Super Monkey Ball: Banana Blitz Review


Key Specifications

  • Review Price: £37.99

Nearly five years ago, Super Monkey Ball was arguably the defining third-party title for the launch of Nintendo’s GameCube. At a time when Sony and Microsoft were waffling on about emotion engines, poly-counts and cinematic gameplay, it was a sign that Sega, like Nintendo, understood that there was still room for games that were simple, addictive and – most of all – fun. Now, with the Wii, Super Monkey Ball: Banana Blitz sits in a similar position. If you wanted a game emblematic of both the promise of Wii and of the challenges it offers developers, you’d be hard-pushed to find anything more representative. Cut from the same cloth as its GameCube predecessors, and unable to count on vastly upgraded visuals for effect, it’s a game whose whole worth rests on the way it can utilise an oblong chunk of plastic containing a selection of motion-sensitive controls: the Wii remote.

It’s not that the graphics are unchanged. Like the otherwise lamentable Super Monkey Ball Adventure, Banana Blitz has dropped some of the shine and colour of the first two SMB games for a cleaner, cel-shaded look. But while the cartoon imagery looks lovely and some of the backgrounds look more impressive than they used to, nobody ever bought SMB for eye-candy. No, they buy it for the way it plays.

Now, the original SMB was a model of stripped-back elegance: one analogue stick, one ball, one twisting, undulating level, one goal. Few games have worked so well using one control, and fewer still have demanded such finesse with it. As a result, the biggest risk Banana Blitz takes is in replacing the analogue stick with the Wii remote itself, asking you to tilt it left and right to tilt the world and turn the ball, then up and down to move back and forth. The result is more intuitive than you might think, though the shift has had some noticeable consequences. While there’s now arguably more sensitivity in the vertical movements, it seems harder to make swift or subtle movements on the lateral axis – at least at first.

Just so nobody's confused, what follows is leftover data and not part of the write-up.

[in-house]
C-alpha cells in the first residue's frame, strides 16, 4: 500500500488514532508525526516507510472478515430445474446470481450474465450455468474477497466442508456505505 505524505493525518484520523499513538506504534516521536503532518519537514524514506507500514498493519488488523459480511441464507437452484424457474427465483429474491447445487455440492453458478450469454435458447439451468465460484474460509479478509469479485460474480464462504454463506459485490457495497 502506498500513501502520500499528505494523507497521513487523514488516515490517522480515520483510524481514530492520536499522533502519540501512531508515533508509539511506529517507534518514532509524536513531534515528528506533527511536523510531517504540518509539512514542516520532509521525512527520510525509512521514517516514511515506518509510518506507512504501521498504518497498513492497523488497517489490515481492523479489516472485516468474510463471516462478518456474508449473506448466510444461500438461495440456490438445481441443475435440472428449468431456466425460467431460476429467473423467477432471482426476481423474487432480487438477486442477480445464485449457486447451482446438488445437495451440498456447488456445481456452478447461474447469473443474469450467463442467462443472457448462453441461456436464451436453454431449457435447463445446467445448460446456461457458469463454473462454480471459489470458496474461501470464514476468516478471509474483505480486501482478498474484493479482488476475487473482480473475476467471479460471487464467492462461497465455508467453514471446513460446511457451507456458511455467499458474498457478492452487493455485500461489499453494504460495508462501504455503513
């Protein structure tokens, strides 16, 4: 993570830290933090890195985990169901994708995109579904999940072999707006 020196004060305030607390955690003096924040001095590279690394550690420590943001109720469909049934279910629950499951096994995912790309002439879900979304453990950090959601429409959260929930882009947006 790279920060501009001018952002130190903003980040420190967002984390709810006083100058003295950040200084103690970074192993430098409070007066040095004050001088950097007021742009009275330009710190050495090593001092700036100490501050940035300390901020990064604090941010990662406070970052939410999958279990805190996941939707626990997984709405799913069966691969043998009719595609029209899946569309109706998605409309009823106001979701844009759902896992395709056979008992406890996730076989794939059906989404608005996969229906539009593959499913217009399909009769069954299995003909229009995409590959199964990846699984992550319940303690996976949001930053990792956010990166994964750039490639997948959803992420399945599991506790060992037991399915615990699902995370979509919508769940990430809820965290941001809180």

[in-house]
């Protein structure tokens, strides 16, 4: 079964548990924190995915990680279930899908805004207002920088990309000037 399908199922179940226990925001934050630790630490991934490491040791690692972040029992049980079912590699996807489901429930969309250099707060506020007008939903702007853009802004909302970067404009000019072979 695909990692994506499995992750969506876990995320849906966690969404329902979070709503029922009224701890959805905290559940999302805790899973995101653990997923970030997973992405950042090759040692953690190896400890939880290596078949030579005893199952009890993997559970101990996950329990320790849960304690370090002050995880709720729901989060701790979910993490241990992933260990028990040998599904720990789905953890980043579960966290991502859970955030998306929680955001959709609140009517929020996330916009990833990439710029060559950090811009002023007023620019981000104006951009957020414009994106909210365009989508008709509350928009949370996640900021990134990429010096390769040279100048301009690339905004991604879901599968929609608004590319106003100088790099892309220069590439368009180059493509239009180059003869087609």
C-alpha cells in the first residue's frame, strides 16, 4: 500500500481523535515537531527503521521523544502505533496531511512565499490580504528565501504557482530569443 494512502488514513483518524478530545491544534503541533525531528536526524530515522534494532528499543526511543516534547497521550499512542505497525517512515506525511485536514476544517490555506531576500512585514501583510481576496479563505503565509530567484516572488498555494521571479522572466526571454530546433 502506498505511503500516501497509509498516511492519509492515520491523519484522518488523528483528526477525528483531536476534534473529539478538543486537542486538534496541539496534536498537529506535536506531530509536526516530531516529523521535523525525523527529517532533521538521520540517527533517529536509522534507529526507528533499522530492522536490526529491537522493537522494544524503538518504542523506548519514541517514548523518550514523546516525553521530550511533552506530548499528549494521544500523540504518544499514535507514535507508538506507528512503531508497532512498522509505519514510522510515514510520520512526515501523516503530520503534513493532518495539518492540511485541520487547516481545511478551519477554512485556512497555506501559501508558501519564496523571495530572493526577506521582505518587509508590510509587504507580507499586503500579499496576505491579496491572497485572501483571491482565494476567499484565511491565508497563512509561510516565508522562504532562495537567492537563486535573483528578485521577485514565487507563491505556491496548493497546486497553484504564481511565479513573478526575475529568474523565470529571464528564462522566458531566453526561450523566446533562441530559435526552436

Luckily, the levels have adapted to match: in the early worlds, there are fewer thin winding stretches and more edge-of-level barriers than you’d have found in the first two games, and it takes a while before the ramps and trails hit the truly fiendish heights of difficulty they hit relatively soon in earlier titles. However, that doesn’t necessarily mean Banana Blitz is the easier game. In SMB2’s story mode there was already a noticeable drift from the arcade simplicity of the original towards more conventional platform game dynamics, and while Banana Blitz doesn’t take this to the extremes that SMB Adventure did, it does take further steps in that direction. The most obvious is the addition of a jump button, enabling the sphere-bound simians to leap obstacles and cross yawning chasms. This in turn has encouraged the level designers to use more platform game-style obstacles than ever before, with a panoply of revolving and moving barriers and tilting or floating barriers popping up to separate you from the goal.

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